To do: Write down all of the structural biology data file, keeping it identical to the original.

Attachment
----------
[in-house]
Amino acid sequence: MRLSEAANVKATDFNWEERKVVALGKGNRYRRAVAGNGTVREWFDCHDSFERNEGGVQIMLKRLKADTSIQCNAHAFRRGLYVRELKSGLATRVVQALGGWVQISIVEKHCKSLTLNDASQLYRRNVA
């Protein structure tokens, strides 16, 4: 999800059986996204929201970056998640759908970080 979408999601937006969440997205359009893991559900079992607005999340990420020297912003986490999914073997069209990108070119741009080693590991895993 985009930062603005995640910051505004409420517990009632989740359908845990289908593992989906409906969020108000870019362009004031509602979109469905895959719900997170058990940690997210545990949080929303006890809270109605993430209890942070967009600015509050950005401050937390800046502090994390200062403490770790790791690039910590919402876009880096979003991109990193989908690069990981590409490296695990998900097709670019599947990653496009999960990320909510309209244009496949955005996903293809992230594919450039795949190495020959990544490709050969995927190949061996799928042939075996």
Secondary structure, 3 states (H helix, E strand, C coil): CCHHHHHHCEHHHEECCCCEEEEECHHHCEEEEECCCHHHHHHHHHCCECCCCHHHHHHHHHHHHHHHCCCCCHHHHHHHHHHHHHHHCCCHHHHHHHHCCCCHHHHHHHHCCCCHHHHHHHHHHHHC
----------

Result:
[in-house]
Amino acid sequence: MRLSEAANVKATDFNWEERKVVALGKGNRYRRAVAGNGTVREWFDCHDSFERNEGGVQIMLKRLKADTSIQCNAHAFRRGLYVRELKSGLATRVVQALGGWVQISIVEKHCKSLTLNDASQLYRRNVA
């Protein structure tokens, strides 16, 4: 999800059986996204929201970056998640759908970080 979408999601937006969440997205359009893991559900079992607005999340990420020297912003986490999914073997069209990108070119741009080693590991895993 985009930062603005995640910051505004409420517990009632989740359908845990289908593992989906409906969020108000870019362009004031509602979109469905895959719900997170058990940690997210545990949080929303006890809270109605993430209890942070967009600015509050950005401050937390800046502090994390200062403490770790790791690039910590919402876009880096979003991109990193989908690069990981590409490296695990998900097709670019599947990653496009999960990320909510309209244009496949955005996903293809992230594919450039795949190495020959990544490709050969995927190949061996799928042939075996």
Secondary structure, 3 states (H helix, E strand, C coil): CCHHHHHHCEHHHEECCCCEEEEECHHHCEEEEECCCHHHHHHHHHCCECCCCHHHHHHHHHHHHHHHCCCCCHHHHHHHHHHHHHHHCCCHHHHHHHHCCCCHHHHHHHHCCCCHHHHHHHHHHHHC